Myths and Facts about Dalmatians
Friday, February 01, 2019 01:32:54 PM America/Los_Angeles
This History of Dalmatians
Dalmatians are known by many names, including firehouse dog, carriage dog, plum pudding dog, leopard dog, and spotted coach dog. This medium-sized dog is known for its uniquely black or brown spotted coat. This breed of dog was originally used as carriage dogs in Croatia in a region known as Dalmatia, hence their name. Today, Dalmatians are popular family dogs and are often entered into kennel club competitions.
A Few Myths and Facts about Dalmatians
Dalmatians and Their Spots
Did you know Dalmatians are not born with their spots? When Dalmatians are born, they have a solid white coat. When they are three weeks of age or older, their spots begin to appear. The pattern of their spots depends on the spot patterns of their parents.
Dalmatians Are Impossible to Train
Like any other dog breed, Dalmatians may be stubborn at times, but they are not impossible to train, including potty training. Many people believe this myth because of another myth that states Dalmatians are born deaf. Becoming deaf is a condition this breed of dog is prone to, but they are not born deaf. Due to the lack of melanin-producing cells in their ears, Dalmatians are more likely to become deaf than other dog breeds. Breeders of Dalmatians did not discover this condition until the later years of the 20th century.
Dalmatians Make Horrible Family Pets
These dogs make great family pets, but like other dog breeds, they need to be trained appropriately. This myth stems from the tale about Dalmatians being born deaf. Raising a dog that is deaf can be a challenge, but Dalmatians are loving, caring, and affectionate pets.
Dalmatians and Potty Training
There is a correct and incorrect way to train a Dalmatian, especially when it comes to housebreaking. Owning a Dalmatian means frequently taking it out for bathroom breaks and exercise. Dalmatians are a high-energy breed of dog that must be involved in activities and exercise for them to be calm. Without proper exercise, these dogs can become agitated and become difficult to handle but are not naturally aggressive or hard to train.
Alternative to Potty Training Outside
Some pet owners frequently take their dog outside to use the bathroom, but this can be a hassle for seniors or persons who are disabled. Companies like DoggieLawn create potty pads made of real grass dogs can use in the house. These pee pads are beneficial for the elderly and persons who are disabled because it still allows them to enjoy the love of having a dog without the struggle and hassle it may be for them to take it out for bathroom breaks frequently.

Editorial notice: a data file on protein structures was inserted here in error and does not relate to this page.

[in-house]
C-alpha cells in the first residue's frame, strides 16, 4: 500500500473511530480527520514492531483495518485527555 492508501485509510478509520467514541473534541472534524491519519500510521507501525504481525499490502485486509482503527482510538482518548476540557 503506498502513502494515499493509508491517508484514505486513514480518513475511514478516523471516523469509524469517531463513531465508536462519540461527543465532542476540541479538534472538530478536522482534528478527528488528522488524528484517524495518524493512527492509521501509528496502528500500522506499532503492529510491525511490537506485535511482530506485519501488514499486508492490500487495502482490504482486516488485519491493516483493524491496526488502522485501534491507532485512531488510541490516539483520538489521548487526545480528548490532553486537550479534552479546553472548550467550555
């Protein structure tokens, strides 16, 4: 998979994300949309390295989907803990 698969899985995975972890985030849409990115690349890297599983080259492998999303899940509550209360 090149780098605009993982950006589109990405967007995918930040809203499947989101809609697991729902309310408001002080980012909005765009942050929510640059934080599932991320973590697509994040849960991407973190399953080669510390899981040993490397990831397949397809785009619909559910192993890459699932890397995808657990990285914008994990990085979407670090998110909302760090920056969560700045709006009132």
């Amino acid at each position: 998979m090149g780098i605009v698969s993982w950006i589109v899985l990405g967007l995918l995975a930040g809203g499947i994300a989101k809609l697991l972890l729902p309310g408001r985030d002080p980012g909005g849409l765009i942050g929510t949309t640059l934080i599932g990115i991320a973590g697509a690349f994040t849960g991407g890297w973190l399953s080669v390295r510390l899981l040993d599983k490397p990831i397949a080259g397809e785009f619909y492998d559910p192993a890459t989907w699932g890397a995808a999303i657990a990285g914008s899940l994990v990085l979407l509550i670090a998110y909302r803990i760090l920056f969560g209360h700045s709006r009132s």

Properly Caring for a Dalmatian
Dalmatians shed more than other dog breeds and have to be brushed at least once a week. The objective of frequent grooming is to remove dead hair. Weekly grooming is one way you can incorporate quality time into your schedule. Most dogs have two coats of fur, but the Dalmatian only has one. They have a smooth coat that sheds more than other breeds, and they constantly shed, which makes grooming a priority. Creating a grooming routine helps control shedding. Brushing your dog on a regular basis helps remove loose hair, which prevents a lot of it from falling around your home. By WAYHOME studio via Shutterstock
Did you know brushing your dog helps with blood circulation? A Dalmatian needs to be brushed at least once per week, but you can brush them multiple times per week for better results. Dalmatians have short fur, so brushing them will take 5 to 15 minutes a day. For brushing to be effective, you have to use the right brush. A bristle brush is loved by many Dalmatian owners because it smooths the coat and prevents fur from matting. If you want to remove loose hair, a slick brush is ideal, but it should only be used once per week. These brushes are good to use for slightly matted fur. A grooming glove can also be used to remove loose fur, and it's not harsh on your dog or its fur.
Bathing a Dalmatian is straightforward. Bathing helps nourish the dog's coat and skin. Excessive bathing makes their skin dry and itchy. Excessive bathing can result in dry, cracked skin or redness. It's important to use a shampoo that is designed for dogs with short fur.
Training a Dalmatian takes just as much time and effort as it does with any other dog breed. As a puppy, training needs to start immediately, or they can quickly develop bad habits. Training needs to start as soon as you bring your pup home. Wee wee pads can be used for housebreaking your dog, but the mess it often leaves behind is no fun cleaning from a hardwood floor or carpet. Instead, try a puppy training solution that offers natural grass, such as DoggieLawn. DoggieLawn uses real grass and is a natural product. Natural grass eliminates odors, so the hassle of changing pee pads are obsolete.